SEZ an advantage during COVID-19, says Stanley Motta CEO

Business

SEZ an advantage during COVID-19, says Stanley Motta CEO

Company records six-month revenues of $224.9 million

BY ABBION ROBINSON
Business reporter
robinsona@jamaicaobserver.com

Wednesday, October 28, 2020

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Stanley Motta Limited (SML) CEO and Chair Melanie Subratie says despite the devastating economic impact resulting from the novel coronavirus outbreak the company, which was accorded Special Economic Zone (SEZ) status in March, stands to achieve stable earnings.

“58 Half-Way-Tree Road is a SEZ. Tenants can't move out as easily because they can't go and operate like this anywhere else. If they want the special economic zone privileges they have to be located here. It is definitely an advantage in the commercial real estate space,” Subratie told the Jamaica Observer following the company's annual general meeting last Friday.

“Every single building here is leased and the rent leases are not going to change. Unless we build a new building, the revenue is probably going to stay the same. We have secure cash flow for the next four years, and if people are paying, then that's what's important and that's what keeps us safe,” Subratie added.

SEZ companies benefit from a reduced corporate tax of between 7.5 per cent and 12.5 per cent instead of the regular 25 per cent for other local companies. This status also includes duty-free importation, general consumption tax-free importation, and no requirement to pay additional stamp duty. It also allows the company to have income tax-free profits for an indeterminate period.

The 58 HWT complex, one of the largest business process outsourcing (BPO) facilies in the English-speaking Caribbean, operates at 100 per cent occupancy. The facility consists of 230,000 square feet of office space rented predominantly to BPO firm Alorica and a range of other service provider tenants, including a child care facility, automated teller machines and financial services, health care, and a range of food and beverage options.

“We spoke to all the tenants when COVID-19 first hit and we figured out a payment plan for three months, and we accommodated pretty much everyone as much as we could,” Subratie told the Business Observer.

“That has now ended, and everyone is paying 100 per cent of their rent. Which is a good position to be in. The truth is, all investment in property is about cash flow. So when you sign a lease, you're basically saying, 'These people promise to pay me this amount of money every month for the next three years,' ” she said.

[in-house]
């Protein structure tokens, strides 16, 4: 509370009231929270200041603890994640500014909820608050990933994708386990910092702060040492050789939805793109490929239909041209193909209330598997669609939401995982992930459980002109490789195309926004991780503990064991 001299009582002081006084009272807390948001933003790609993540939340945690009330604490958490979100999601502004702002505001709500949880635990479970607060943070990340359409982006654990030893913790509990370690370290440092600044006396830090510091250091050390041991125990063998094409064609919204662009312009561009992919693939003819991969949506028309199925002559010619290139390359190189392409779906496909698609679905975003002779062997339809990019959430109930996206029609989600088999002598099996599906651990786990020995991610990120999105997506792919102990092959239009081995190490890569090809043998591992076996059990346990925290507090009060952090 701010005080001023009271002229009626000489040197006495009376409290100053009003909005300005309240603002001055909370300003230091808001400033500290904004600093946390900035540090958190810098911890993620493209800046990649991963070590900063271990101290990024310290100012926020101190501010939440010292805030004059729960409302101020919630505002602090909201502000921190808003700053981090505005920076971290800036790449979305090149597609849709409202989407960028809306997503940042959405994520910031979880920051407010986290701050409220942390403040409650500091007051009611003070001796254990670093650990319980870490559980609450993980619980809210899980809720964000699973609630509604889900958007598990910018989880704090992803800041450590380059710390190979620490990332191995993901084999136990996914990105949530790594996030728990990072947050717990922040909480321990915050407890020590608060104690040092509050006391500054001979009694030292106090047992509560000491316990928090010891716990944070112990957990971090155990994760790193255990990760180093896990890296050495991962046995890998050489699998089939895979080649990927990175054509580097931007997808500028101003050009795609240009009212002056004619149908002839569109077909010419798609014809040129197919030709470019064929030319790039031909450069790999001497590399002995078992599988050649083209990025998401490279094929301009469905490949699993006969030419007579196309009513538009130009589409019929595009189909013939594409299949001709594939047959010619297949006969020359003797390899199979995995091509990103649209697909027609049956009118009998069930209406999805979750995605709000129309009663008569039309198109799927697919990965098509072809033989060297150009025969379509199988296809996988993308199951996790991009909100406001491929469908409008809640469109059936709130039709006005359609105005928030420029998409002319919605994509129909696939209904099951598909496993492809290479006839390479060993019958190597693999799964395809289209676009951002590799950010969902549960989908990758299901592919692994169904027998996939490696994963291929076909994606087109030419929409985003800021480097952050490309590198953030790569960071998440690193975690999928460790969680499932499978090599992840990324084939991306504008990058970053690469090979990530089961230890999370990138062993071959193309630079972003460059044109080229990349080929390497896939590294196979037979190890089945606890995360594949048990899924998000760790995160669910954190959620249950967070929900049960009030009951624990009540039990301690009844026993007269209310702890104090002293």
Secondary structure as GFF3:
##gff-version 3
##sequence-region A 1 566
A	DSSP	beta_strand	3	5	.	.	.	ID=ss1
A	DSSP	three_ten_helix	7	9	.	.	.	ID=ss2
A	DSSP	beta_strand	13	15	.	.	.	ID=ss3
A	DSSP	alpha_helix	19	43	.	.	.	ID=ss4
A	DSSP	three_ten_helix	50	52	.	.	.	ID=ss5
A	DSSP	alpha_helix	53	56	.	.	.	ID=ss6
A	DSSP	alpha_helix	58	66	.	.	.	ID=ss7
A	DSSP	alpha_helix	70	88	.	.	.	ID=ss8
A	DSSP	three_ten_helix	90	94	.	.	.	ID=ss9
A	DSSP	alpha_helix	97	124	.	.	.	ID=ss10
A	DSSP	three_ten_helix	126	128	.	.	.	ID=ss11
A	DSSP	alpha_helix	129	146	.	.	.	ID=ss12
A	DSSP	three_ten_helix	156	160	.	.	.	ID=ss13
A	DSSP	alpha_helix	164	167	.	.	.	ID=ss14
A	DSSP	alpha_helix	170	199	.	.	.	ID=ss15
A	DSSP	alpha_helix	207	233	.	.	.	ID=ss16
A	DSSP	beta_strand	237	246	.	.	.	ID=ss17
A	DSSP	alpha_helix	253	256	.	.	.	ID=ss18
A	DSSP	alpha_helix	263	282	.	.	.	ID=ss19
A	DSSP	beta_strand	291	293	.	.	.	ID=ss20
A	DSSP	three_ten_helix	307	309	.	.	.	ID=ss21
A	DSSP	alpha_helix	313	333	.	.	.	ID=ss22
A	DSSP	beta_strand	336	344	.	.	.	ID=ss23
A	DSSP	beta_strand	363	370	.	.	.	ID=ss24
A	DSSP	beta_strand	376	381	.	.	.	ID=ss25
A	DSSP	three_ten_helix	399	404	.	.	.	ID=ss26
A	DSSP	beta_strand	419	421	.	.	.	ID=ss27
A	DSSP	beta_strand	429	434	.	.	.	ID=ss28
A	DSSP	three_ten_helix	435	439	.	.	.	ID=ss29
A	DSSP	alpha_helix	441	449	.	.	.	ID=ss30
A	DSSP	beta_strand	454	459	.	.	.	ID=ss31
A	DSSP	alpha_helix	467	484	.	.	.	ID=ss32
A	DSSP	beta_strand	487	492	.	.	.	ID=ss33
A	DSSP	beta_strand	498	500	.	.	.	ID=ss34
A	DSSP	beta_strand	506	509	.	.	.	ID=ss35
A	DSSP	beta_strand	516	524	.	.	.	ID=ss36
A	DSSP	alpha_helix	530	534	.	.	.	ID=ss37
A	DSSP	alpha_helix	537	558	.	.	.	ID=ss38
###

For the six-month period ended June 30, 202o, SML achieved revenues of $224.9 million, up 9.1 per cent over the previous corresponding period, and revenues for the quarter-end of $112.6 million, an 8.9 per cent increase over the previous corresponding quarter. These increases were mainly attributed to the depreciation of the Jamaican dollar. All rental contracts are in US dollars.

The company's net profit, however, was cut to $29.3 million in the quarter-end, from the $44.7 million recorded in the previous corresponding quarter.

Subratie added that while the economic repercussions of the novel coronavirus pandemic have brought into sharp focus the need to preserve value, all Stanley Motta's debt is long term and therefore poses little risk to the business during this time.

“As they say in a downturn, leverage kills. I think it's important to note that companies that have leverage should make sure that they check their debts, and that is something we did immediately and we were slightly lucky that there was a miscalculation in the Development Bank of Jamaica loan. We have actually been overpaying for a year and a half, which meant that we now have a moratorium on interest payments for the next 17 months,” the CEO said.

She further indicated that SML is currently creating a development plan for its underutilised space.


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